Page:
Minimal Clinically Important Difference in Quality of Life for Patients with Low Back Pain

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Minimal Clinically Important Difference in Quality of Life for Patients with Low Back Pain
Key Take-Away: 

It is important to evaluate the quality of life of patients with low back pain and SF-12 (the SF-12 is a multipurpose short form survey with 12 questions, all selected from the SF-36 Health Survey) is usually adopted for this purpose. However, the Minimal Clinically Important Difference (MCID) is not known.  The present study successfully estimated that the MCID for the physical (PCS) and mental (MCS) component summaries of Quality of life measure (Short Form, SF-12), in patients with low back pain (LBP).

The 2010 Global Burden of Disease Study estimated that low back pain is among the top 10 diseases and injuries that account for the highest number of daily-adjusted life years (DALYs) worldwide.

ABSTRACT: 
Background: 

The 2010 Global Burden of Disease Study estimated that low back pain is among the top 10 diseases and injuries that account for the highest number of daily-adjusted life years (DALYs) worldwide.

It significantly impairs the quality of life of people suffering from this disease. The study aimed to estimate the Minimal Clinically Important Difference (MCID) for the physical (PCS) and mental (MCS) component summaries of Short Form SF-12 (SF-12) survey, in patients with low back pain (LBP).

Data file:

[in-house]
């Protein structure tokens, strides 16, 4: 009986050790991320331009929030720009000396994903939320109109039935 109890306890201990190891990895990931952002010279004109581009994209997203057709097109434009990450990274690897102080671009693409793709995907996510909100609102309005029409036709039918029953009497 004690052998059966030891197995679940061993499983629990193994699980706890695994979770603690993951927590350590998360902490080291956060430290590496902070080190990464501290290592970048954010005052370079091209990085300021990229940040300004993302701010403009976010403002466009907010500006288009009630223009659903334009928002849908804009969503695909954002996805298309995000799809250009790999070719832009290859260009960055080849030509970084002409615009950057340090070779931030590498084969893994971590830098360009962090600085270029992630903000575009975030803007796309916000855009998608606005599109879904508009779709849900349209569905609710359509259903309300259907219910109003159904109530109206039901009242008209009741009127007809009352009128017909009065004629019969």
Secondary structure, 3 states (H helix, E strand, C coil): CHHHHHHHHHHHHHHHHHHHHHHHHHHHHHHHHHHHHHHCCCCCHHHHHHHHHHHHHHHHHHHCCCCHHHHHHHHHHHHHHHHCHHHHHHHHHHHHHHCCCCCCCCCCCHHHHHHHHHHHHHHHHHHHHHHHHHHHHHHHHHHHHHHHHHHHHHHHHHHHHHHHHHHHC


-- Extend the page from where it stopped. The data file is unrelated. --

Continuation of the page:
Methods: 

A total of 458 patients with sub-acute and chronic LBP were consecutively recruited across 21 practices. LBP referred pain, disability, PCS and MCS were assessed upon recruitment and 12 months later. Self-reported health status change between baseline and 12 month-assessment, was used as the external criterion.

The MCID for SF-12 was estimated following four anchor-based methods; minimal detectable change (MDC); average change (AC); change difference (CD); and receiver operating characteristic curve (ROC), for which the Area Under the Curve (AUC) was calculated. The effect on MCID values of pain duration and baseline scores was assessed.

Results: 

Values for PCS were, MDC: 0.56, AC: 2.71, CD: 3.29, ROC: 1.14.

Values for MCS, were, MDC: 3.77, AC: 3.54, CD: 1.13, ROC: 4.23. AUC values were < 0.7. MCID, values were smaller among chronic patients and those with better baseline quality of life.

Conclusion: 

Different methods for MCID calculation lead to different results. In patients with sub-acute and chronic LBP, improvements > 3.77 in MCS and > 3.29 in PCS, can be considered clinically relevant. MCID is smaller in patients with longer pain duration and better baseline quality of life.

 

Source:

Spine (Phila Pa 1976). 2017 Jun 27

Link to the source:

https://www.ncbi.nlm.nih.gov/pubmed/28658040

The original title of the article:

Minimal Clinically Important Difference in Quality of Life for Patients with Low Back Pain

Authors:

Díaz-Arribas MJ et al

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